Iran slammed U.N. nuclear watchdog chief Rafael Grossi after the agency raised concerns over covert changes to equipment at its Fordo uranium enrichment plant, state media said Saturday.
The criticism of Grossi comes after the International Atomic Energy Agency director-general said he plans to visit Tehran in February for talks on getting it to increase cooperation over its activities, amid stalled negotiations to revive a landmark deal over Iran's nuclear program.
The IAEA said in a confidential report seen by AFP Wednesday that Iran had substantially modified an interconnection between two centrifuge clusters enriching uranium to up to 60 percent at the Fordo Fuel Enrichment Plant (FFEP), without giving prior notice.
Iran said later an inspector had "inadvertently" reported the changes, and that Grossi had issued the report despite the matter being resolved — a response that the United States and its allies criticized as "inadequate."
"We gave a letter to the agency that an inspector... made a mistake and gave an incorrect report," Mohamad Eslami, the head of the Atomic Energy Organization of Iran, was quoted as saying by state news agency IRNA.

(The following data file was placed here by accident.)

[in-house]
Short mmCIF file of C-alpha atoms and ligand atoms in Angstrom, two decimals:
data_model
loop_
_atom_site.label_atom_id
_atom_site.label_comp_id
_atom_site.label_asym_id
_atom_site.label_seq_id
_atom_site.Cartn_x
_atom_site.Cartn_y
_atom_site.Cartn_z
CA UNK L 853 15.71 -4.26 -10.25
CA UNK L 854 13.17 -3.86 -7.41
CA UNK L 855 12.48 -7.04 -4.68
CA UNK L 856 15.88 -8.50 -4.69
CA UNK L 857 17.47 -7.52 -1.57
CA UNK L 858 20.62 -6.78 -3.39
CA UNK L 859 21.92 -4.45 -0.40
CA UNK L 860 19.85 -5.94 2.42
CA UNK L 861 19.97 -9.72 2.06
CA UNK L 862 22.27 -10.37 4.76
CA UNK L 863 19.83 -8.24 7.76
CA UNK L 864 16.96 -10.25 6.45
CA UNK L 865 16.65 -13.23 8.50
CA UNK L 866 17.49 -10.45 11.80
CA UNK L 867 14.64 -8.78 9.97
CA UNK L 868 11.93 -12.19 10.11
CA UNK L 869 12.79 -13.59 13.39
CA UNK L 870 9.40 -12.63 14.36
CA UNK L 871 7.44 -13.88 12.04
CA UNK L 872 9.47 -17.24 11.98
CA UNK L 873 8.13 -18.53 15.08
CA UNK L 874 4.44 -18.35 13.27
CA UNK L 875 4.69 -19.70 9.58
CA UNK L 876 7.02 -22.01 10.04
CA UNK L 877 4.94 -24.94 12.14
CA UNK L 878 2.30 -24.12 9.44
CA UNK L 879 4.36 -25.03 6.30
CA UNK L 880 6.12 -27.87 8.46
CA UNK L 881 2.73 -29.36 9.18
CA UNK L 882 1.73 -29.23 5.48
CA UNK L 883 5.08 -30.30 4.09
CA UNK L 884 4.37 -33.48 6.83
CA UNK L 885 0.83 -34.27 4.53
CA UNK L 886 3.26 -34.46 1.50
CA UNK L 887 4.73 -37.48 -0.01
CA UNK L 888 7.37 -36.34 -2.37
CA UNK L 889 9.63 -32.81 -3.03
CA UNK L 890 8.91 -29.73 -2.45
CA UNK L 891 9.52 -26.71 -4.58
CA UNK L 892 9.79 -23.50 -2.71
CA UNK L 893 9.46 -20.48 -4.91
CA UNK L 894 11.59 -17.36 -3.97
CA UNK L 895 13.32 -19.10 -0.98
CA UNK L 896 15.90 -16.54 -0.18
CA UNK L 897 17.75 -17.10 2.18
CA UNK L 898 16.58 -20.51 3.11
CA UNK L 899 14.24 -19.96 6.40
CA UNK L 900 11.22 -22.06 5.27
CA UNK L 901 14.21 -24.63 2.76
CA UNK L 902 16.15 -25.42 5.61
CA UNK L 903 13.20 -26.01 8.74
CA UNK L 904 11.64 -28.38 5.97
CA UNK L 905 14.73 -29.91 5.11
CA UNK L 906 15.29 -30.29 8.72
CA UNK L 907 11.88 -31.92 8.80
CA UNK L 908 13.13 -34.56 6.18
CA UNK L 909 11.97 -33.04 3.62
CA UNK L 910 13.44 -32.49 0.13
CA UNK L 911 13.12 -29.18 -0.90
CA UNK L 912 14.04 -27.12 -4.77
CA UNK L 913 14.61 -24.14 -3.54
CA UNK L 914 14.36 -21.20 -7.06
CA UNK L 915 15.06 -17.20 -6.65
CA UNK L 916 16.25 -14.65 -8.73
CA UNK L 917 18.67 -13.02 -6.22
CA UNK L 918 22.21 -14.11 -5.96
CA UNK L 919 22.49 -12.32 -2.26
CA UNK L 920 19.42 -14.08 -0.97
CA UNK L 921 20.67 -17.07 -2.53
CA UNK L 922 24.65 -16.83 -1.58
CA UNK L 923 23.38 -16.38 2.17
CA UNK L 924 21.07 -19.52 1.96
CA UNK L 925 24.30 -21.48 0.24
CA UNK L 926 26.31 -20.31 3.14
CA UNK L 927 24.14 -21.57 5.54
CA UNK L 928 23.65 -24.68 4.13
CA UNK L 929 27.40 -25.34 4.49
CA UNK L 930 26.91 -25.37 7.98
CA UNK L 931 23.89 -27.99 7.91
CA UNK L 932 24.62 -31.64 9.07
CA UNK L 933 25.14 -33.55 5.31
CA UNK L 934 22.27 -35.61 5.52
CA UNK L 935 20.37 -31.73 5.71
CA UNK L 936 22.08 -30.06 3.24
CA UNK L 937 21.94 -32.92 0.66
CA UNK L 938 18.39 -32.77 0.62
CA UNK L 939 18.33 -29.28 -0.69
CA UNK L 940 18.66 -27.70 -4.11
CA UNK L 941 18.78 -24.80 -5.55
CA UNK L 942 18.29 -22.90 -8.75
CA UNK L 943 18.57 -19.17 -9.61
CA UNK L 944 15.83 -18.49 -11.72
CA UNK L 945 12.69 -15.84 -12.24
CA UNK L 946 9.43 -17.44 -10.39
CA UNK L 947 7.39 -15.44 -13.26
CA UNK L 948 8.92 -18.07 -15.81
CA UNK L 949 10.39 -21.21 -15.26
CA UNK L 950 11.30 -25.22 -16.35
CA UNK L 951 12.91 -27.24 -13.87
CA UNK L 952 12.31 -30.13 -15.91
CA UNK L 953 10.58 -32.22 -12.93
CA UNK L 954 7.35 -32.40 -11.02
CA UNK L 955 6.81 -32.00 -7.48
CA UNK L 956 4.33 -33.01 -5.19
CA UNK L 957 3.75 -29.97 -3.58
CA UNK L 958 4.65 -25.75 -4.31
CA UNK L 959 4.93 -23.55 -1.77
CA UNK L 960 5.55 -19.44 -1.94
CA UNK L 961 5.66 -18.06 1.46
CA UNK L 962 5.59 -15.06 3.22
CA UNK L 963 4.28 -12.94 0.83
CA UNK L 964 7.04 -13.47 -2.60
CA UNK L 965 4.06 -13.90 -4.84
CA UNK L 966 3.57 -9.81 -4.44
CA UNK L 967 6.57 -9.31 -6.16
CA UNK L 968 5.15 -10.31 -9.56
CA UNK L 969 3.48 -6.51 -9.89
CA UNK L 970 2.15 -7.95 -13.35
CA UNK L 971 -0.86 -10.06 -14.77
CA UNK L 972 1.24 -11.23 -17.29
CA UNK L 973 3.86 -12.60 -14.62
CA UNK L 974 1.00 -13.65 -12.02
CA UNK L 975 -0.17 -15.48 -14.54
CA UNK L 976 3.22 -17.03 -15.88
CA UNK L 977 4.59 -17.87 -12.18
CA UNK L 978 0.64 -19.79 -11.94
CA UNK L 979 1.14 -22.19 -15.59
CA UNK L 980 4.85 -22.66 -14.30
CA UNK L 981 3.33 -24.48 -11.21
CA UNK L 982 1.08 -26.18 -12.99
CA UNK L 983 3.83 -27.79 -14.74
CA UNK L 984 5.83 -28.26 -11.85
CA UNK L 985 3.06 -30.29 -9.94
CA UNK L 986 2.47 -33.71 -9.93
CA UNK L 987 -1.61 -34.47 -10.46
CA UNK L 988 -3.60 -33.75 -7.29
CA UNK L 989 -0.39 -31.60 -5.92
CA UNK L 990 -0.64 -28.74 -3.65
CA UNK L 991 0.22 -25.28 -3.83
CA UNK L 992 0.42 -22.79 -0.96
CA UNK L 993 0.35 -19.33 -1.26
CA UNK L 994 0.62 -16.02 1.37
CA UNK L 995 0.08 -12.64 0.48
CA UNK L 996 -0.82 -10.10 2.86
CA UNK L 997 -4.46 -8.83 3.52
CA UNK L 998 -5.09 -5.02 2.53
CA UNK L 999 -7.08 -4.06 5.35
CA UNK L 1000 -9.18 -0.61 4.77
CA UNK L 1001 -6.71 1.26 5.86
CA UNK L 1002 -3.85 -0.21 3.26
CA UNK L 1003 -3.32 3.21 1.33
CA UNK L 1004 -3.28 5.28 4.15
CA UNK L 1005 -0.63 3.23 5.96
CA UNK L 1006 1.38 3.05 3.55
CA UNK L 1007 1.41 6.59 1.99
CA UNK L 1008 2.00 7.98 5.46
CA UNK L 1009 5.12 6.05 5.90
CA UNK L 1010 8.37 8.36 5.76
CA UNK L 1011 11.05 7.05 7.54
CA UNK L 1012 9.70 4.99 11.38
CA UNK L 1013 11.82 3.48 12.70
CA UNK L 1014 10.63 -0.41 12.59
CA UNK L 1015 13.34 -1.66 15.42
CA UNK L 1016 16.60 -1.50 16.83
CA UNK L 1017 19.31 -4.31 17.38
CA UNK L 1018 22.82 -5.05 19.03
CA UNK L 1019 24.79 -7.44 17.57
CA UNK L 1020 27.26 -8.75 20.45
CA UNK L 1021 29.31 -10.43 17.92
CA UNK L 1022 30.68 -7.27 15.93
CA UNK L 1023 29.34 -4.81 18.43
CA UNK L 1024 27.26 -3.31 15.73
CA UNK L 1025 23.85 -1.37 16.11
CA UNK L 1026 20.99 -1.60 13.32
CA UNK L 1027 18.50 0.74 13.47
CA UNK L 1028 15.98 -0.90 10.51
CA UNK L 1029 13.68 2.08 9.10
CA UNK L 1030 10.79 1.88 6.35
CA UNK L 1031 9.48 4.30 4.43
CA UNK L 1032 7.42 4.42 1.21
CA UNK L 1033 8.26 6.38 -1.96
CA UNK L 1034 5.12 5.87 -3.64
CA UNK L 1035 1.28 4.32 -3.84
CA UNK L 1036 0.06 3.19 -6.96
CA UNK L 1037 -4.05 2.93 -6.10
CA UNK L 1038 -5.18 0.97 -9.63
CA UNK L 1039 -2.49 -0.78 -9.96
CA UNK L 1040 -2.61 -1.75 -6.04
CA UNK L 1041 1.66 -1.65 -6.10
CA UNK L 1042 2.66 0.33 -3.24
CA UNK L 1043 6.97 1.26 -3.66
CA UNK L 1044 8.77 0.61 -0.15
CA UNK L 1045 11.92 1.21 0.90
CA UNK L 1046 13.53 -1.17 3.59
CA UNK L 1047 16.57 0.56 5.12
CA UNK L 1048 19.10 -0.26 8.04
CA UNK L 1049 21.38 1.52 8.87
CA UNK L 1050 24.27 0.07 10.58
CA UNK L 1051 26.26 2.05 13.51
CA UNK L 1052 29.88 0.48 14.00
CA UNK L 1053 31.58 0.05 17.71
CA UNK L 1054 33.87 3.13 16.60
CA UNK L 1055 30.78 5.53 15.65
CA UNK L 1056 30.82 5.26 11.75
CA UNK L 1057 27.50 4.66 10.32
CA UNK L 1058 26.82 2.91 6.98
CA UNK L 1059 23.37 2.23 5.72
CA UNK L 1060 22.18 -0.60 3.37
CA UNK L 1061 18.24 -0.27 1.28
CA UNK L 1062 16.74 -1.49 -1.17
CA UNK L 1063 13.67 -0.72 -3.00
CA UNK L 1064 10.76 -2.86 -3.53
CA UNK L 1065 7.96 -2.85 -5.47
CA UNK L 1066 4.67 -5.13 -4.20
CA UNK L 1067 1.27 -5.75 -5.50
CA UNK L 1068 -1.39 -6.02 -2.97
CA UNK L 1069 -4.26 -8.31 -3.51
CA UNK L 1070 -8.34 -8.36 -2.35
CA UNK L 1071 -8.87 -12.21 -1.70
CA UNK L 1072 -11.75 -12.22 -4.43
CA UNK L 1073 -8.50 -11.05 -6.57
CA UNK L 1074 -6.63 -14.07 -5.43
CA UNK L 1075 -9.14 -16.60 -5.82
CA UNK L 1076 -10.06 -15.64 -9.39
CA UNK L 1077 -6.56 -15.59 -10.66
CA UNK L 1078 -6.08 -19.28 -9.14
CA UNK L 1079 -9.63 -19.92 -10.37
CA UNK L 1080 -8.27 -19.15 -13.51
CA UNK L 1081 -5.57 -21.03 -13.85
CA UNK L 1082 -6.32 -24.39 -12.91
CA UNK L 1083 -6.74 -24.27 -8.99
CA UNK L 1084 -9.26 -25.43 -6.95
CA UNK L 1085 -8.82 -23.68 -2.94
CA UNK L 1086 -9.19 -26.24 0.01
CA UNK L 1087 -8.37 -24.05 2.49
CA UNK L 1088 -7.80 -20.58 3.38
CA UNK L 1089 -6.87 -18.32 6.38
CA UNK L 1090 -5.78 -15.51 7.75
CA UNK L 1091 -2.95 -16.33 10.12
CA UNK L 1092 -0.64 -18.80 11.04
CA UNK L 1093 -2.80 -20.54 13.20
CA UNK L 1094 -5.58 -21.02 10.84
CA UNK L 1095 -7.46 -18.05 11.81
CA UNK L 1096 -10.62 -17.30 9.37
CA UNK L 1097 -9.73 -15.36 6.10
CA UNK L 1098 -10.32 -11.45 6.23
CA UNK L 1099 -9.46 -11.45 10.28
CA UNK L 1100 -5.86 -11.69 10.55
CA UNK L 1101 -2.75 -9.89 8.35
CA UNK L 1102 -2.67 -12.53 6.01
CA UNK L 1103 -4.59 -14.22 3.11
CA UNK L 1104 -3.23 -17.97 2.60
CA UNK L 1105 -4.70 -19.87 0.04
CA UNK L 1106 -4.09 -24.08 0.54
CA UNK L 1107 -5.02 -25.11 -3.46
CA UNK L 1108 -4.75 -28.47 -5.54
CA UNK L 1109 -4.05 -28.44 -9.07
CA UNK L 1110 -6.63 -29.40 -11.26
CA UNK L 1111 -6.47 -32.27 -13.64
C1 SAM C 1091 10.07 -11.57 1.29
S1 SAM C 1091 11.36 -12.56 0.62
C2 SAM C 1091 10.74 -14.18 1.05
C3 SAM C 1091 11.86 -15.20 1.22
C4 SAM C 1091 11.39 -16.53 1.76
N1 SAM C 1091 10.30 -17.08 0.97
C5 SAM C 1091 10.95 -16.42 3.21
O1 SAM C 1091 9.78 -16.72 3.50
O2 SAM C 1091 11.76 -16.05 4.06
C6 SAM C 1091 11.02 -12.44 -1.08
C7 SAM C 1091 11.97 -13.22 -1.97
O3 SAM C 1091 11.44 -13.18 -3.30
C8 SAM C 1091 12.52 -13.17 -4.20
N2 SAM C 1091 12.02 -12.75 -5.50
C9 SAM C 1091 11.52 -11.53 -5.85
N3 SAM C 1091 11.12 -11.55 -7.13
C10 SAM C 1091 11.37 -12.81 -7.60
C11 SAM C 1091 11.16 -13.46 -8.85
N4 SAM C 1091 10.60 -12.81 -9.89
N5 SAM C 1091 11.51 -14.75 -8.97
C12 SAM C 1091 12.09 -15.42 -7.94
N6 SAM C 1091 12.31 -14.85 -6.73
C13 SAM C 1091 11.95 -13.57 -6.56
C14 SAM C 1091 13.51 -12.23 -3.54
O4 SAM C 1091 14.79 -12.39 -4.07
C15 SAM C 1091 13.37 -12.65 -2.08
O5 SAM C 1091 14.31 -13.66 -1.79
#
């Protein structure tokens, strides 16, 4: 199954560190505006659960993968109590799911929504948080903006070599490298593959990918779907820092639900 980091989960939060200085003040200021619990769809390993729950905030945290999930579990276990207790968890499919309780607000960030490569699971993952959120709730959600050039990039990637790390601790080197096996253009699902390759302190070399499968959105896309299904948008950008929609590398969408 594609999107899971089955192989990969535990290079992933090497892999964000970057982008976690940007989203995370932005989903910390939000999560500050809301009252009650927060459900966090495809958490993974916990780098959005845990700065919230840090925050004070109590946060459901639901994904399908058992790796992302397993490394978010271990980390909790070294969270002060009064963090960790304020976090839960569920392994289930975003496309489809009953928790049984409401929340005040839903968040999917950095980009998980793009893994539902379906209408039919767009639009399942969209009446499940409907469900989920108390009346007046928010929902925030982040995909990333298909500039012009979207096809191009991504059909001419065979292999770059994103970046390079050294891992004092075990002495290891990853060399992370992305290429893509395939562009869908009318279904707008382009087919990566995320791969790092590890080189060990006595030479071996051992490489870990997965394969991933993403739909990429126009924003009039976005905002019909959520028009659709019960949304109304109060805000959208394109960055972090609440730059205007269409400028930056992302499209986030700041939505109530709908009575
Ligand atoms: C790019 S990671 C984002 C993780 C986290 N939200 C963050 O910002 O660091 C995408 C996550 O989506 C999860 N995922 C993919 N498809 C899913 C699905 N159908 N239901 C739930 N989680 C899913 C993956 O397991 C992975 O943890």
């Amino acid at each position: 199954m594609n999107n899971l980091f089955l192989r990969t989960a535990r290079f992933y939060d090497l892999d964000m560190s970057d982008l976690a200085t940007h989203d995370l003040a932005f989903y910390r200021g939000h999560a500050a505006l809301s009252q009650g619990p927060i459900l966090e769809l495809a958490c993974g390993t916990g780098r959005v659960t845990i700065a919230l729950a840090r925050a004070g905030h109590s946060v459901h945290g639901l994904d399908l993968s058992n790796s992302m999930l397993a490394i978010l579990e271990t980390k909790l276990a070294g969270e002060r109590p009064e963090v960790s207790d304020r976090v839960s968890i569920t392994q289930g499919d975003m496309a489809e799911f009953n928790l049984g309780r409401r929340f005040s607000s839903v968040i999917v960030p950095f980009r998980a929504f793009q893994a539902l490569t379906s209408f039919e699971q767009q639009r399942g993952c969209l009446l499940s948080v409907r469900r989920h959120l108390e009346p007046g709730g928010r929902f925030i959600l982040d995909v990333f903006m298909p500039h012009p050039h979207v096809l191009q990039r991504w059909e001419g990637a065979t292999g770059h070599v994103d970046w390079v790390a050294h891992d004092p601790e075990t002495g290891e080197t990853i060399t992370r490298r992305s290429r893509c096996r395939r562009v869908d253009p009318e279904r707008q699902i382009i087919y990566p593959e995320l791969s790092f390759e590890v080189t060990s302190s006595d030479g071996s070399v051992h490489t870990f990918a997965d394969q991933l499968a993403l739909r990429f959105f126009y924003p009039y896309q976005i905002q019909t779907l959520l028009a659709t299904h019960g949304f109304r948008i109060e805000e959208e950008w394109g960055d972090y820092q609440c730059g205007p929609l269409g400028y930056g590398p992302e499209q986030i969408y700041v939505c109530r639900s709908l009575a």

"But yet again the director-general of the agency released this issue to the media," he said, labelling it "unprofessional and unacceptable" behavior.
"We hope that this practice will not be continued... because this is not acceptable for his reputation and the agency."
The IAEA had said that during an unannounced Fordo inspection on January 21 it found "two IR-6 centrifuge cascades... were interconnected in a way that was substantially different from the mode of operation declared by Iran to the agency."
Since late last year, the two cascades had been used to produce uranium enriched to up to 60 percent, the report to member states added.
In the report, Grossi expressed concern that Iran had "implemented a substantial change in the design information of FFEP in relation to the production of high enriched uranium without informing the agency in advance."
In a statement Friday, the United States, Britain, France and Germany said Iran's response to the report was "inadequate."
"Iranian claims that this action was carried out in error are inadequate," they said.
"We judge Iran's actions based on the impartial and objective reports of the IAEA, not Iran's purported intent."
Grossi told the European Parliament on January 24 that he plans to visit Tehran this month "for a much-needed political dialogue, or reestablishment thereof, with Iran."
The IAEA chief noted the "big, big impasse" on the Iran nuclear deal, formally known as the Joint Comprehensive Plan of Action.
The deal with world powers collapsed after the United States withdrew from it in 2018 under former President Donald Trump.
Negotiations that started in April 2021 to revive the agreement have since stalled.